As with the ArenA, getting solar panels and a Powerwall 2 or xStorage system fitted to your home doesn’t actually mean that you’ll be “off grid”. Rather, it will significantly reduce your dependence on mains power, reduce strain on the grid at peak hours and, of course, you can use it charge your EV.
There’s an appealing circuitousness to the situation if used EV batteries can provide a home energy solution to solve the potential issue of increased electric car charging putting too much strain on the power grid at certain times.
Even so, energy storage is not a one-shot solution for the used EV battery issue, and some don’t think it’s a solution at all.
Transport applications require a highly energy-dense battery to provide the necessary range, which makes batteries that contain cobalt very desirable, but stationary energy storage units don’t need to be so compact and relatively light. Cobalt is a critical issue in battery production. Much of it is sourced from the Democratic Republic of Congo, where the mining process raises serious ethical and human rights concerns. This is likely to be one of the greatest challenges as demand for lithium-ion batteries rises.
Dr Gavin Harper, a Faraday Institution Research Fellow at the Birmingham Energy Institute’s project on recycling and reuse of lithium-ion batteries, stated that “if we face constraints around cobalt, some feel we should focus this precious resource on more demanding applications such as EVs. It may make more economic sense to recycle EV batteries for use in brand new batteries rather than using them in a used state in a less demanding application [such as power storage]”.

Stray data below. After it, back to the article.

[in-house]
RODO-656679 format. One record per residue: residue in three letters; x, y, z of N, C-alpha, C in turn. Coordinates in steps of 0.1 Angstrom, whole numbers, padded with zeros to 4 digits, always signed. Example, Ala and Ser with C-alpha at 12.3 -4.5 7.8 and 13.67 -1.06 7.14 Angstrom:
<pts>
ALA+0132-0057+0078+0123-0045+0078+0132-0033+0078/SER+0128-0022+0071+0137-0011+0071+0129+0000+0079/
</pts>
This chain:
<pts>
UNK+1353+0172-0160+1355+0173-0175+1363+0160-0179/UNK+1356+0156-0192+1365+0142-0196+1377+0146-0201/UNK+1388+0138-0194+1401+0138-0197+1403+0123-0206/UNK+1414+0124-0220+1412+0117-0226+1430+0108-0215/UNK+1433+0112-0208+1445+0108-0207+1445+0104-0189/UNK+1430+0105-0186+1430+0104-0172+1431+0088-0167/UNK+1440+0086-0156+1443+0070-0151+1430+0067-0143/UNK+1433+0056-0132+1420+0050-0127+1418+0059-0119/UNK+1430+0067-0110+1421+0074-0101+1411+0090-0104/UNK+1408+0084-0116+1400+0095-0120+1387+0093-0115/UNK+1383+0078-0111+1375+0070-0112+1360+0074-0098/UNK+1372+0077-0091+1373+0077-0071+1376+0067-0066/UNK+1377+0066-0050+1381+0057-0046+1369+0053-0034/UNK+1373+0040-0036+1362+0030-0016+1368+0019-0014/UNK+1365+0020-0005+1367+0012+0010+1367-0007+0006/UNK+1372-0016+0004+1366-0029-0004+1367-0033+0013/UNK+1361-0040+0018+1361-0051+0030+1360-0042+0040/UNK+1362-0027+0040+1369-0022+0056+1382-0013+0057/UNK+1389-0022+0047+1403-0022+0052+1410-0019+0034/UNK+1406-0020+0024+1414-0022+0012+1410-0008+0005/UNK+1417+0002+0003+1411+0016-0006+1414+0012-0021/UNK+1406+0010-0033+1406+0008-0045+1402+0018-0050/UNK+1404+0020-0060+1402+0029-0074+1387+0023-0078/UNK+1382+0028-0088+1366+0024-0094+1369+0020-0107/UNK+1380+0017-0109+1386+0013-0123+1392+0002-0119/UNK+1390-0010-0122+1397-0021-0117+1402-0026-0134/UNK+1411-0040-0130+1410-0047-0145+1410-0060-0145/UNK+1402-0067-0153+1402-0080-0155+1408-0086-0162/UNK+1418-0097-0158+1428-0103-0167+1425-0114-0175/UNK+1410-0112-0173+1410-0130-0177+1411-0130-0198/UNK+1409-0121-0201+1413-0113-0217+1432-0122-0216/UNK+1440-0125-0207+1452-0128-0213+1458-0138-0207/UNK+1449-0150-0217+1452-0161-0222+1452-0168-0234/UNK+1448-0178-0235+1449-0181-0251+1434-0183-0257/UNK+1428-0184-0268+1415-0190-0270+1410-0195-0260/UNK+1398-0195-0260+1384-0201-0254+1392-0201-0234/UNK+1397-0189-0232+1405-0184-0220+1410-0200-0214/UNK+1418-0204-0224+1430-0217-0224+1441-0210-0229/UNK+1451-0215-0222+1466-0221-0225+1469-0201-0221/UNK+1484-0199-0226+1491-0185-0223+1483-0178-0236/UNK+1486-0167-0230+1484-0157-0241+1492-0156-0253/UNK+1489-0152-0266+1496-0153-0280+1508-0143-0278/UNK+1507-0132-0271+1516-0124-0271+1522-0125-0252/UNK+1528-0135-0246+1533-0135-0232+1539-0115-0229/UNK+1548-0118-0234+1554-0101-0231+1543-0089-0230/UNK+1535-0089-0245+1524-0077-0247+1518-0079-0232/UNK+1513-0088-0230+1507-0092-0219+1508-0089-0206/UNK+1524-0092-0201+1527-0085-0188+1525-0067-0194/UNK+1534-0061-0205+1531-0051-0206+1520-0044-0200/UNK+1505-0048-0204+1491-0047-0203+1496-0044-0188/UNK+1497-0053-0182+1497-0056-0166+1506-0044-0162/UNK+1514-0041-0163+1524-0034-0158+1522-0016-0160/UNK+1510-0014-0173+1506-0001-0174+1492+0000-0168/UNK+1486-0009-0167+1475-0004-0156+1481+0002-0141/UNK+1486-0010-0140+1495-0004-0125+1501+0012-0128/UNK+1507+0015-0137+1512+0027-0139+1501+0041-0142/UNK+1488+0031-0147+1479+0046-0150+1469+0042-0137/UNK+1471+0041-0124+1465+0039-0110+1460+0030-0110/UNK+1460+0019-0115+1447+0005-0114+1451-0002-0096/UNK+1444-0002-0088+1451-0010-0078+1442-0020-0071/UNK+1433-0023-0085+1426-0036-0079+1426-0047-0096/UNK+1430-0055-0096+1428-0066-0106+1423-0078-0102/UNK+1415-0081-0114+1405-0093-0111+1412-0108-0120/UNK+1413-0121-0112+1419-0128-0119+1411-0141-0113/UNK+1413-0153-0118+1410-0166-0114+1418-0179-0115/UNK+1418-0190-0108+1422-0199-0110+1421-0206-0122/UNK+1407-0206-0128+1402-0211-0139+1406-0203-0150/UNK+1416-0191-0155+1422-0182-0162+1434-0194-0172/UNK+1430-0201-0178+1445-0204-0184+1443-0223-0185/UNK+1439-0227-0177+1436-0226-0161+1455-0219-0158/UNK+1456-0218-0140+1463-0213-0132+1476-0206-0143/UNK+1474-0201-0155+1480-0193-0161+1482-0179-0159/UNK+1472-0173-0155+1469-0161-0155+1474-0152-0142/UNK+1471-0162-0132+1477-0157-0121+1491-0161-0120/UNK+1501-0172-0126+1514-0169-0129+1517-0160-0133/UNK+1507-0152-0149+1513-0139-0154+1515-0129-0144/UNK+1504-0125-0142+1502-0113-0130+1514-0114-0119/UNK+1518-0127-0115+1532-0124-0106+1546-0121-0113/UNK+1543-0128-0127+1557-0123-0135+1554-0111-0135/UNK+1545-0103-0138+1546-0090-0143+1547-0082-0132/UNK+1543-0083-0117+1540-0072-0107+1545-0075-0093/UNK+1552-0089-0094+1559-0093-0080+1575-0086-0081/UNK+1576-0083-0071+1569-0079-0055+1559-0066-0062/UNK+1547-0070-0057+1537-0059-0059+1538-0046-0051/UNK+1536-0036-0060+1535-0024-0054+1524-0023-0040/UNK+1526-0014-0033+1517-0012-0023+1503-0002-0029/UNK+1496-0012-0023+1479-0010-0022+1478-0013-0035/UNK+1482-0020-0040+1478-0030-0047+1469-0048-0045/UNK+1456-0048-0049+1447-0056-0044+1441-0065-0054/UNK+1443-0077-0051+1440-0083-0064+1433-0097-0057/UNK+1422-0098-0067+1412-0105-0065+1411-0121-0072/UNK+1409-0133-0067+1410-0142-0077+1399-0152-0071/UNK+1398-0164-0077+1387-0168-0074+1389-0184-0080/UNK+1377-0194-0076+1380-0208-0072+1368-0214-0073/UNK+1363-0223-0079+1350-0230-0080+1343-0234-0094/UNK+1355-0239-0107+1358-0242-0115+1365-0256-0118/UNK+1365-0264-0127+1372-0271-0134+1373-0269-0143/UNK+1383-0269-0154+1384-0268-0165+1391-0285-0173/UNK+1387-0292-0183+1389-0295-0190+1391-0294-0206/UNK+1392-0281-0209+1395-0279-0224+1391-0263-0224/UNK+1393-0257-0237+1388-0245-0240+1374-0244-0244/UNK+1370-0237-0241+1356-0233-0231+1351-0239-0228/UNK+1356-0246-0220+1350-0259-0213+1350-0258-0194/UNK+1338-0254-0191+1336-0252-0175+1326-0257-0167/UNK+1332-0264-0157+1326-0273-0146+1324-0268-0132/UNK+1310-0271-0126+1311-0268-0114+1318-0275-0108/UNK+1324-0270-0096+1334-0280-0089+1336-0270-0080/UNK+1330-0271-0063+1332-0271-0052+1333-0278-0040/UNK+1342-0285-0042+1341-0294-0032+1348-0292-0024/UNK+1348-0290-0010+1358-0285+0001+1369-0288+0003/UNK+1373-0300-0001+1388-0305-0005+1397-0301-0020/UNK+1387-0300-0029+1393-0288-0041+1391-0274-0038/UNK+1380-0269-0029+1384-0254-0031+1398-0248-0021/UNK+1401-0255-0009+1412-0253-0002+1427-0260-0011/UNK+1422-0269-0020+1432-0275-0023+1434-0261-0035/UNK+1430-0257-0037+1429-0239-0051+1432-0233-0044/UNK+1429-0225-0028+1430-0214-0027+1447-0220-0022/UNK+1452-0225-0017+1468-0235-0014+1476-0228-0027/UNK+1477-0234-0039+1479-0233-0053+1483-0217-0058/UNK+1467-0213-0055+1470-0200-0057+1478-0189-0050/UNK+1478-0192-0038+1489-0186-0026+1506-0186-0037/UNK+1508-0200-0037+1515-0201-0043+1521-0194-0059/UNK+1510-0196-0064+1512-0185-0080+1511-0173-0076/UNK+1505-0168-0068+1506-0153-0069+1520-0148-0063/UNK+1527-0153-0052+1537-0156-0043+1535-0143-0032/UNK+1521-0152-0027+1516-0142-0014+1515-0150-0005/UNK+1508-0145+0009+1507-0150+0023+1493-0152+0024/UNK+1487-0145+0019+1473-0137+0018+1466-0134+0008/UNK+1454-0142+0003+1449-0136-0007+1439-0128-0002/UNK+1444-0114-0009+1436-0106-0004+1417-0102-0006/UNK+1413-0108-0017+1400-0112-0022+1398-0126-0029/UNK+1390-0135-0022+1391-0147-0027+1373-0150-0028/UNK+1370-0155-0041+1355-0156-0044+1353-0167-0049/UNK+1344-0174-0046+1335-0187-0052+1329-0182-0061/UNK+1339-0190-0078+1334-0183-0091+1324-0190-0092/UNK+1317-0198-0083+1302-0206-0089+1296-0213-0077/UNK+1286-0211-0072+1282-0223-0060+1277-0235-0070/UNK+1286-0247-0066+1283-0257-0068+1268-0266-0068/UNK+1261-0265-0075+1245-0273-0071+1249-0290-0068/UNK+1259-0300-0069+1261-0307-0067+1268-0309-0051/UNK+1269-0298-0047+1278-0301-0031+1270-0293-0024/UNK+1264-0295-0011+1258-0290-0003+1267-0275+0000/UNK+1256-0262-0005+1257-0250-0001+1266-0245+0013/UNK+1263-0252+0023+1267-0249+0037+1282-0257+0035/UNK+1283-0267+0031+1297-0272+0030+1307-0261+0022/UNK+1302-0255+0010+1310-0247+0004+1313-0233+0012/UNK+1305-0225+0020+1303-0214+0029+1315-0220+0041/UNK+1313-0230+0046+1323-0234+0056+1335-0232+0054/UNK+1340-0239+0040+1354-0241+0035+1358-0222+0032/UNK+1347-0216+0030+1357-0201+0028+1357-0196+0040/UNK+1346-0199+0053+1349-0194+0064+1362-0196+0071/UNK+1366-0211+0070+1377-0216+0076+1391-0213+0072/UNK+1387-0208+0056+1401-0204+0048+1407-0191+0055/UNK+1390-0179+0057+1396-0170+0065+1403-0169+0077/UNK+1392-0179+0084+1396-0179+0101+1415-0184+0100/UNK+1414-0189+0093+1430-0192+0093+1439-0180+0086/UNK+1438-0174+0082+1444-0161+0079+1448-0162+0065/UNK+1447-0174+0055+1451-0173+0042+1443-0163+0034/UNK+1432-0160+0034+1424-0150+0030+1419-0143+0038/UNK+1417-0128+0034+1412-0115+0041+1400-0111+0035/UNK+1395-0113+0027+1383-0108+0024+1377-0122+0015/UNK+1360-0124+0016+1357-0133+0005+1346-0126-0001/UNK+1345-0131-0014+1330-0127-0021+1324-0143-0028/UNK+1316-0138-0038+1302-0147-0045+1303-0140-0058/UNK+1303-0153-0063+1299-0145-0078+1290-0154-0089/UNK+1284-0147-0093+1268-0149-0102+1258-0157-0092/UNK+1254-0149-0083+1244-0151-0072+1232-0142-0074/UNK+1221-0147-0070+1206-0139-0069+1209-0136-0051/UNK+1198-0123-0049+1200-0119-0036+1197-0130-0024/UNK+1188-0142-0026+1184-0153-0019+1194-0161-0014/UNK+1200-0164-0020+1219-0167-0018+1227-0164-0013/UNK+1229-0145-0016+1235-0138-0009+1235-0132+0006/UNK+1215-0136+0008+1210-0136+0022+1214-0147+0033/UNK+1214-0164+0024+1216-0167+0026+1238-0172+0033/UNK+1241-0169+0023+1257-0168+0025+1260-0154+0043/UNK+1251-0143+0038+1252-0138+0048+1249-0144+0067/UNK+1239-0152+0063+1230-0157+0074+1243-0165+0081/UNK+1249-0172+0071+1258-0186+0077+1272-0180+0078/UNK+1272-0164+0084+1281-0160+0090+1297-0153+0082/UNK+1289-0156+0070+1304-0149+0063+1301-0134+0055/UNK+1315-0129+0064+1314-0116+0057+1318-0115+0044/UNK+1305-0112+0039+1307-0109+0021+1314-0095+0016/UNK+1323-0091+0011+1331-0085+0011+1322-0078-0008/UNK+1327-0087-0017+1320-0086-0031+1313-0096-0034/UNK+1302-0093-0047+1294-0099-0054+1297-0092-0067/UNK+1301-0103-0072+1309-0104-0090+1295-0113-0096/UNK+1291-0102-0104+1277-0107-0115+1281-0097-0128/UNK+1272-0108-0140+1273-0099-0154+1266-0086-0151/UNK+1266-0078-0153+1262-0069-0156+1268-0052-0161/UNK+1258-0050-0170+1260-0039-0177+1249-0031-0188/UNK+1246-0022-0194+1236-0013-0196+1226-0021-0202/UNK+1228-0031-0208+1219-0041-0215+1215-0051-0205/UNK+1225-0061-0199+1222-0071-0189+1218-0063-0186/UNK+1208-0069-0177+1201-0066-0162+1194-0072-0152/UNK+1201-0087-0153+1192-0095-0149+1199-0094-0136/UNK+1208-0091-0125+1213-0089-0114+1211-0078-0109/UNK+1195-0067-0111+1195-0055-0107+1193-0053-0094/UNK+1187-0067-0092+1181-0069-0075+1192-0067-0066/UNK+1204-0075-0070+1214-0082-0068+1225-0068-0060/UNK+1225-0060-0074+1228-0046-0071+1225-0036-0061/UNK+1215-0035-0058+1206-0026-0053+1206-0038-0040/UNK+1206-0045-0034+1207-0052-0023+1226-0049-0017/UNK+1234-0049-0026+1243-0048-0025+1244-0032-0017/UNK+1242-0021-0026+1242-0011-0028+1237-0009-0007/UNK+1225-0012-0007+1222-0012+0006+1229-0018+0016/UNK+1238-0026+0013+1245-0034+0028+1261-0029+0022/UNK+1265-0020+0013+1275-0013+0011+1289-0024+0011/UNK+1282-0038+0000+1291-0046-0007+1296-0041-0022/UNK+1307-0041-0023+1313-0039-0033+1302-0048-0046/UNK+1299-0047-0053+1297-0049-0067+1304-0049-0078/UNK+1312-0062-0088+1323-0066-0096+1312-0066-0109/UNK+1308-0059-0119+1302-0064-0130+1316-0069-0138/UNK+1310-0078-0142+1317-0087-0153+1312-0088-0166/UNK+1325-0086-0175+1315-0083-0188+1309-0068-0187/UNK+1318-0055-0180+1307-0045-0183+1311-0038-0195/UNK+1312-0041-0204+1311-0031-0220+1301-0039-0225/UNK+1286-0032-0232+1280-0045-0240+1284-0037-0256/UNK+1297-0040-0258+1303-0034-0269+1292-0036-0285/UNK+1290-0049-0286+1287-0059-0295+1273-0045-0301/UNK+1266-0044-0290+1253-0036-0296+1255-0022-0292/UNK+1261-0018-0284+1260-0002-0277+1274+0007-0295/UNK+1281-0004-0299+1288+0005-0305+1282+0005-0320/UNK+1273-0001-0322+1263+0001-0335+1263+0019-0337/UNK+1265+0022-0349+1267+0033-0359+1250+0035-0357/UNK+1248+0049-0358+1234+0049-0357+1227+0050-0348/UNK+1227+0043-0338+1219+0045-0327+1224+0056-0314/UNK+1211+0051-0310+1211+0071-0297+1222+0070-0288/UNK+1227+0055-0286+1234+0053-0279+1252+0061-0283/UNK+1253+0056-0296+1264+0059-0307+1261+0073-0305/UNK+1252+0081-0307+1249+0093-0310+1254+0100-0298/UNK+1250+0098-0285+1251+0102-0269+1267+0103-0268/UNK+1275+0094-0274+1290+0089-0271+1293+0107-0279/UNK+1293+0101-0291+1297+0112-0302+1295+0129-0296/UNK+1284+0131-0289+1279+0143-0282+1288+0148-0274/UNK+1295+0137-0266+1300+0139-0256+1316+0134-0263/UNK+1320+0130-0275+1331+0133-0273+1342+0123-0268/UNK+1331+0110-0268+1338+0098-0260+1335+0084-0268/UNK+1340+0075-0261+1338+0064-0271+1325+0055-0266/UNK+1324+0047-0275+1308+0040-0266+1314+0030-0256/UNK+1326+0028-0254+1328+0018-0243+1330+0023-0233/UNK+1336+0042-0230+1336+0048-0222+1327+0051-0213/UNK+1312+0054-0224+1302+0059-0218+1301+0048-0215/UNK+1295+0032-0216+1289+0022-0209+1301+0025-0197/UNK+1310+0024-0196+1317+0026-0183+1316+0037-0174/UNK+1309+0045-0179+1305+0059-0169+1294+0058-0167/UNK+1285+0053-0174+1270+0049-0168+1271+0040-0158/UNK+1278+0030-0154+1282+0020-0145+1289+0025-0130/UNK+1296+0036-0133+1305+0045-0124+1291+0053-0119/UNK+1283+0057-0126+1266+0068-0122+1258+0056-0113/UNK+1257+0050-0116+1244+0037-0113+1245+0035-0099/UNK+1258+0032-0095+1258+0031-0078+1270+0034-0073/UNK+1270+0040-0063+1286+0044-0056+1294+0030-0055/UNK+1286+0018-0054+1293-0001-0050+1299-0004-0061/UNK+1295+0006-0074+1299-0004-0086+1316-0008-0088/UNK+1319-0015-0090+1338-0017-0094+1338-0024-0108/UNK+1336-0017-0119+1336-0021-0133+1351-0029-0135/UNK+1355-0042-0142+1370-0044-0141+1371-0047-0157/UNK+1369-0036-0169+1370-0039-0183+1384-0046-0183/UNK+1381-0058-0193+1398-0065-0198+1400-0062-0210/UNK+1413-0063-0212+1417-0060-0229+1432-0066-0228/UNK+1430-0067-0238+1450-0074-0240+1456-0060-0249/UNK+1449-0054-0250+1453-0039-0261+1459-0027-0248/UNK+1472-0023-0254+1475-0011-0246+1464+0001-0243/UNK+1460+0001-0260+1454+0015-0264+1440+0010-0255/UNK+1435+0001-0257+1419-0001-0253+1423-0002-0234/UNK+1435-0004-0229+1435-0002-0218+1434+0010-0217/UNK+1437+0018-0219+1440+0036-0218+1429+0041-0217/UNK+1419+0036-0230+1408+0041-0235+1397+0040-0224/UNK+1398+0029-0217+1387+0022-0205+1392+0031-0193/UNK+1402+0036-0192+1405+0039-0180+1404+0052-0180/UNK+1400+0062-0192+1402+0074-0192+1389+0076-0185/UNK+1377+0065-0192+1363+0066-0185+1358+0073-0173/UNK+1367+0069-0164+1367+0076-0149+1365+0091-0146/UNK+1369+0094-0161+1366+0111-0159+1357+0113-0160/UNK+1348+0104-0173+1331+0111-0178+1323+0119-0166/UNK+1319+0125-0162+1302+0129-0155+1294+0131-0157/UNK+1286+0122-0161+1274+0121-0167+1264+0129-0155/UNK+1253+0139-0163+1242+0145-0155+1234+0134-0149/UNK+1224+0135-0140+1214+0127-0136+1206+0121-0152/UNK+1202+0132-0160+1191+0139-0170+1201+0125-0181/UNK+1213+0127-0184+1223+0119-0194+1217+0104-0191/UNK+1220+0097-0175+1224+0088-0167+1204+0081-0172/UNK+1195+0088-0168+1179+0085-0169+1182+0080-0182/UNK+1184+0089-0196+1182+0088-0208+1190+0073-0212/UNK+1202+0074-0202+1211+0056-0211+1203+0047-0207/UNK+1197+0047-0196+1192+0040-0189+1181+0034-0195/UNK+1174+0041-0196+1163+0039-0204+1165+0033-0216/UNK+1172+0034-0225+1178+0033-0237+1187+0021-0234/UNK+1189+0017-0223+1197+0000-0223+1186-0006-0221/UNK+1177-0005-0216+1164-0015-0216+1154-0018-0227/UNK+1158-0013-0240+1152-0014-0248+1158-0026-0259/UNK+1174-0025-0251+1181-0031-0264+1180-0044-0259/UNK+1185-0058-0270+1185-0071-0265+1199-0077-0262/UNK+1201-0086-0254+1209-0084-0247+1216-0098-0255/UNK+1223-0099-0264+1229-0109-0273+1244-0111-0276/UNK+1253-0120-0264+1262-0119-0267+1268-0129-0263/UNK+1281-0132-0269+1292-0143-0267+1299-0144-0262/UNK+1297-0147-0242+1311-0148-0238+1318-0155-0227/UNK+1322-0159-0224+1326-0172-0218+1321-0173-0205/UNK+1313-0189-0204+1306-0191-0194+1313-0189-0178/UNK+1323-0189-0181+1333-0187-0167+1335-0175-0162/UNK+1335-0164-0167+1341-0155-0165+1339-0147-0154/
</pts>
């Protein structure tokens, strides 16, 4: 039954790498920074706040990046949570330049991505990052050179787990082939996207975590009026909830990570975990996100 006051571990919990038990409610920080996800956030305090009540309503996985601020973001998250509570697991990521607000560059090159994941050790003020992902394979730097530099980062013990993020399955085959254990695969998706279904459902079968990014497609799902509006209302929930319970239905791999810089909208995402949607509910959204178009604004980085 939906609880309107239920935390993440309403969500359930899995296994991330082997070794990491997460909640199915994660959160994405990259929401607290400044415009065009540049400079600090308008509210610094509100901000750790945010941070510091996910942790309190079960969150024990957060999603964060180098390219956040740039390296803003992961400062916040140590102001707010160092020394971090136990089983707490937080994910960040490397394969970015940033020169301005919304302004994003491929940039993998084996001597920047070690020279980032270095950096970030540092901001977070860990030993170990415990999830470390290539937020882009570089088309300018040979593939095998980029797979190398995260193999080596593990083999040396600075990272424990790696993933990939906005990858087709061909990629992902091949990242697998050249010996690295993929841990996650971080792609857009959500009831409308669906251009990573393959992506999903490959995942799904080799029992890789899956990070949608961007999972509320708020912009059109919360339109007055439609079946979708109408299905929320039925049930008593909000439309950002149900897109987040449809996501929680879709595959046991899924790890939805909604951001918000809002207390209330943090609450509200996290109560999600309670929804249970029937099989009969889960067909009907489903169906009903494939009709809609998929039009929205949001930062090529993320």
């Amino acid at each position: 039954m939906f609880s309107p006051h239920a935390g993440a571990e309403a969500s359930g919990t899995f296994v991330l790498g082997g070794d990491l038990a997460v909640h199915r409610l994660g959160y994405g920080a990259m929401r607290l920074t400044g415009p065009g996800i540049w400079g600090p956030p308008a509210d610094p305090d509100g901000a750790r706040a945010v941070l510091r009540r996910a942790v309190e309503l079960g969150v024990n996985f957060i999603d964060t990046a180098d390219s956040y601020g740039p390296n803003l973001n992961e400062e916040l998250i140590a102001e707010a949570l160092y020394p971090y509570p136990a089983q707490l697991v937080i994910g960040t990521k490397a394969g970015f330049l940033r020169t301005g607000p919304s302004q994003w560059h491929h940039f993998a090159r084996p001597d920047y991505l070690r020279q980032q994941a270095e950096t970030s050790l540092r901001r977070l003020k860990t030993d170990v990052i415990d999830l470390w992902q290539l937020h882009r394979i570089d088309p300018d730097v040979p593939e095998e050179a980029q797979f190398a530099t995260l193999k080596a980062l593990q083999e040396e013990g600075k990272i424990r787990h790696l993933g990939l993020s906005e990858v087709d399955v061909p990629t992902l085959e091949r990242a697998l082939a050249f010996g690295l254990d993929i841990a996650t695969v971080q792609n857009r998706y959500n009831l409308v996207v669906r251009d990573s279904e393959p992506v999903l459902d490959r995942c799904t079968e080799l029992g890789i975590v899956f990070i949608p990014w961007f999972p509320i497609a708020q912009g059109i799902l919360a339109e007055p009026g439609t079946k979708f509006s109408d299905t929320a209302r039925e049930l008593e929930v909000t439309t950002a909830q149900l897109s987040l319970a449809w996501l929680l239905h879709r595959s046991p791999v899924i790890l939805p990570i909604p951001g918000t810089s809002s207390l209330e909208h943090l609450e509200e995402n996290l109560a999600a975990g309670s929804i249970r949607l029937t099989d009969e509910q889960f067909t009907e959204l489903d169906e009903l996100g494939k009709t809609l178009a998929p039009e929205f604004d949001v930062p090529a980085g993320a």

Mercedes-Benz would agree. The German manufacturer also launched a home energy storage system using lithium-ion batteries from its range of EVs in April 2017, but the product was axed only a year later, with the company claiming that “it’s not necessary to have a car battery at home. They don’t move, they don’t freeze, it’s overdesigned.” So, for Mercedes-Benz at least, the costs didn’t add up.
Nissan, however, is adamant that EV battery technology is transferable to home use. A spokesperson stated that Nissan “is committed to operating in the energy services market and is strongly placed to utilise both new and second life EV batteries for energy storage in a way that is commercially viable”.
Tesla is also heavily invested in home and commercial energy storage with its Powerwall 2, although this uses new, rather than used, batteries.
What about recycling them?
Recycling EV batteries is difficult but not impossible. It’s not like a standard petrol or diesel car’s lead-acid battery (used for starting the engine), which can be smashed up and have the plastics and lead recycled easily.